In Stoker, Director Park Chan-wook follows 18-year-old India Stoker (Mia Wasikowska) as she carefully navigates the suspicious arrival of her Uncle Charlie (Matthew Goode) at her father’s funeral. The film nods to Hitchcock’s classic Shadow of a Doubt; there’s a mystery and a possible murder, but, like in Hitchock, the story is really about India’s psycho-sexual awakening.
This is the American-film debut of director Park Chan-wook, best known for his Vengeance Trilogy, which includes the 2003 classic Oldboy. Park is South Korea’s resident purveyor of revenge fantasies, insect symbolism, and probing morality tales. In his often-violent films, he explores the boundaries of our social contract, forcing the audience to reappraise our most tightly held norms regarding sexuality and violence. He continues to explore these same themes in Stoker, although arguably with less clarity or depth.
Stoker uses its characters’ depravity as a jumping-off point for exploring right and wrong, good and evil. As the plot unfolds, all three main characters commit or condone what society would consider an unacceptable act of violence. With slow, deliberate pacing—and a camera that lingers on its subjects—the film effectively conveys impending danger, suspicion, and wonderful moments of suppressed rage. Details surrounding India’s father’s death and her uncle’s arrival are withheld from both the her and the audience, slowly fed to us as they become relevant to India’s search for the truth. When finally given, new information does more than just heighten suspense—it adds an extra layer to Park’s ongoing exploration of the morality’s borderlands. When characters ignore the facts, the audience is forced to question the evil inherent in passivity and inaction. Inversely, we’re also asked to question why uncovering “the truth” is seen as inherently good, since each character does so only for do their own selfish reasons.
Before we get ahead of ourselves (and I get caught up in my love for India), I’d like to point out that Stoker critics have legitimate complaints. For example, even though most of the film is a highly stylized gothic noir, the scenes at India’s high school scenes are bizarrely breezy and conventional. Maybe he was using the bright lights of the school to expose the oft-sinister nature of our wholesome strongholds. Or was asking us to question who we despise more: the young men who ceaselessly harass India or an uncle who might be a serial killer? It would have been nice to explore either of these questions. Sadly, the light tone, mixed with cheesy teen characters and awkward writing make these key scenes miss their mark.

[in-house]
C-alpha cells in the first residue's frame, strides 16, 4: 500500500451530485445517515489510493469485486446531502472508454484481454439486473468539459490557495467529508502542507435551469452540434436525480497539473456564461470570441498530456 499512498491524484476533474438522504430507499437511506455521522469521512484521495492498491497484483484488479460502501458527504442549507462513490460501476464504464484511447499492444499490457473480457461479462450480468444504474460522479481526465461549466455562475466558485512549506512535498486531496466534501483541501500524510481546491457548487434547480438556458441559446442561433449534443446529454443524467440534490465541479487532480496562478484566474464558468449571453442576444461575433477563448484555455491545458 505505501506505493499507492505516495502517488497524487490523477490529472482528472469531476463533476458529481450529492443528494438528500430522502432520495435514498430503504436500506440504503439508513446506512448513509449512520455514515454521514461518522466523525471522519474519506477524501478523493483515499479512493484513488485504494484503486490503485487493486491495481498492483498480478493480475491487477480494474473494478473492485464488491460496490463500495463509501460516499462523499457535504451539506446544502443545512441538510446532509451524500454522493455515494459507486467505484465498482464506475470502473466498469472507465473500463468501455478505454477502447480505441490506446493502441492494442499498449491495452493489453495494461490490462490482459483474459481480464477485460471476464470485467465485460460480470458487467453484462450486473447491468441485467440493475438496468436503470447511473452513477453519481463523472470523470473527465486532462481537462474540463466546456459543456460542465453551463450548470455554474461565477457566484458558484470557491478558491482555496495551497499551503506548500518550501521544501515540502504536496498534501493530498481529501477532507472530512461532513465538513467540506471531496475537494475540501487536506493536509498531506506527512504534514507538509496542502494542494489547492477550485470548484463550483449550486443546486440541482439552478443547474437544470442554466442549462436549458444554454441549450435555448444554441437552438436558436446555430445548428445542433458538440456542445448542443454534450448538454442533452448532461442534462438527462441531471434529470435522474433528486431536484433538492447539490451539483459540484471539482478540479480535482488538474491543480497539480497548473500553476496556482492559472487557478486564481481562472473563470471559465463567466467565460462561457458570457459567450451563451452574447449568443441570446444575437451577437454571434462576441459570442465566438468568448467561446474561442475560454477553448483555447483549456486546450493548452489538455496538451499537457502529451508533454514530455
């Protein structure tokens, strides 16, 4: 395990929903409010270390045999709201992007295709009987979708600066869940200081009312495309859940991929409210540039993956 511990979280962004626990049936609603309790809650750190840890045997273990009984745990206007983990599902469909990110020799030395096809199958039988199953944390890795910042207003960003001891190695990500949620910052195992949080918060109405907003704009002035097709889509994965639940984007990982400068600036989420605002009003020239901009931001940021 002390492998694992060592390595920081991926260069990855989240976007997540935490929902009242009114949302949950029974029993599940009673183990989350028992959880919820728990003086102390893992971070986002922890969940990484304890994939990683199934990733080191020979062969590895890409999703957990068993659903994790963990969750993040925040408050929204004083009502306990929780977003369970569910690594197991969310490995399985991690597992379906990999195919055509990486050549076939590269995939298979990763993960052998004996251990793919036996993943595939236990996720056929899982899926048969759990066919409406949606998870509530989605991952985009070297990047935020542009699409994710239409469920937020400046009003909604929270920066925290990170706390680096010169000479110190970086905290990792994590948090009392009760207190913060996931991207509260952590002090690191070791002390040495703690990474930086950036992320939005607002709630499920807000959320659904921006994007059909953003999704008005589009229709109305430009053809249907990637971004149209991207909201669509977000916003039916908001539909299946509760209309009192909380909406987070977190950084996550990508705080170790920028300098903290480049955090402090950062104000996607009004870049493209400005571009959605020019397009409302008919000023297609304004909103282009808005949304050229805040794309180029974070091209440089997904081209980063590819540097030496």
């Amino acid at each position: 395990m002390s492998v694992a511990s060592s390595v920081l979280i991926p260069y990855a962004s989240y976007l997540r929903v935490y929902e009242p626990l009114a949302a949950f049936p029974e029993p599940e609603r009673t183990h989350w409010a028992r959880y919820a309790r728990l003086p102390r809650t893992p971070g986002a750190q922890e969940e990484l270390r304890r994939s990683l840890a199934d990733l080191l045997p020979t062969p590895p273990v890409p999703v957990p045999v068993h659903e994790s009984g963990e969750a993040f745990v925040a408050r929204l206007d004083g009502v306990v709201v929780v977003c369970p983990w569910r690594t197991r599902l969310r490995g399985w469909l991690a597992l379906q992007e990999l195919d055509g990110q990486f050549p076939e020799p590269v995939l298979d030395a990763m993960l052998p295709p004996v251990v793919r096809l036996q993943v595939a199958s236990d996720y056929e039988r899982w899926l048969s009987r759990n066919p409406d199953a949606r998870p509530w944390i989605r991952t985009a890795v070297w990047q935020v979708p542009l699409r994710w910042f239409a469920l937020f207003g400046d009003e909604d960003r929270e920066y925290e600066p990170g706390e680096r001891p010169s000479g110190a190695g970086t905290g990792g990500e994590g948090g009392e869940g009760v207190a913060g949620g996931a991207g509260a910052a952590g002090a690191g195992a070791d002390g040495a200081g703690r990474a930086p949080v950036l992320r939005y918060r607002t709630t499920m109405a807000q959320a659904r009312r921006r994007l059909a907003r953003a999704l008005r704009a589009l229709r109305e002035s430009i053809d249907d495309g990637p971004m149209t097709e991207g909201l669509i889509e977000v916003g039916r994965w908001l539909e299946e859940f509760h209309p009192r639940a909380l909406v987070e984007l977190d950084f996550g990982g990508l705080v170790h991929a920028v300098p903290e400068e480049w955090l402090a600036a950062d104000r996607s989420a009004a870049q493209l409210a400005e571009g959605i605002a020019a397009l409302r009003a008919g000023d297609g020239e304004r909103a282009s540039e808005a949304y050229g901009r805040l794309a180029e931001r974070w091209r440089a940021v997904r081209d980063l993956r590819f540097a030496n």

More than tone, critics have complained about Park’s choice of style over substance. The director continues his long-time collaboration with cinematographer Chung Chung-hoon, who has once again helped him to create a beautiful film, and admittedly in some scenes the style is far better than the dialogue. The primary screenwriter’s name is Wentworth Miller. You may know him from Prison Break or Dinotopia or (my favorite) Popular. Or you may know him as the hunky love interest in two Mariah Carey music videos. Not surprisingly, the best parts of the movie are when no one is speaking. Obviously that impairs the film to a point. However, Park successfully rebounds, somewhat canceling out the need for effective dialogue by focusing more on visual storytelling and his actors’ performances.
Nicole Kidman’s naturally stiff, steely demeanor worked well for her fun and campy portrayal of Evelyn Stoker, India’s mother. Despite his over-use of crazy eyes, Matthew Goode was also enjoyable as the boyish Uncle Charlie (Park has compared him in interviews to both Norman Bates and Peter Pan). However, it’s Mia Wasikowska who stands out. Her still watchfulness carries the audience through scenes that might otherwise fall flat. She seems aware of her body in the tradition of a stage actor (she used to dance), perfectly reflecting the suppressed morbid impulses of her character. When India imparts physical violence, Wasikowska attacks with a believable amount of force. When attacked, she has neither super-human strength nor crippling levels of cliché docility.
In that vein, seeing the film toy with our expectations of a female protagonist was especially enjoyable. India is at the center of the carnage—not as a young, ghostly twin sister or a terrified, busty girlfriend, but as a governing force. Although at one point in the movie, India is assaulted and overpowered, she almost immediately experiences the pleasure of revenge without self-imposed guilt or legal repercussions. Unlike most films, India’s strengths are not attributed to her maleness; she wears the same 1940s-style little girl frock for most of the film. Granted, young female virgins are often depicted as inexplicably powerful, even deific. (These powers usually disappear once the woman loses her virgin status.) Thankfully, in Stoker, India remains a strong, powerful character throughout.
Arguably, Stoker is not without certain unfortunate archetypal characters who traditionally act as shepherds and gatekeepers for female protagonists: the father figure who imparts wisdom, the male savior who acts as protector, and the lover who controls her sexual awakening. Thankfully, this director dislikes sentimentality. Park takes these beloved figures and unceremoniously exposes their failings.
This isn’t the story of a hot young woman who’s good with guns and has her very own male guide to lead her through life (see Sucker Punch, and Scott Glenn’s character who’s actually named Wise Man). India’s relationship with her father is more similar to that of Dexter Morgan (Dexter) and his father. Unlike Dexter, however, she doesn’t bore us to death with a newfound love for wife and children. Park stays true to the character and allows her to end the film without adopting a clear moral code.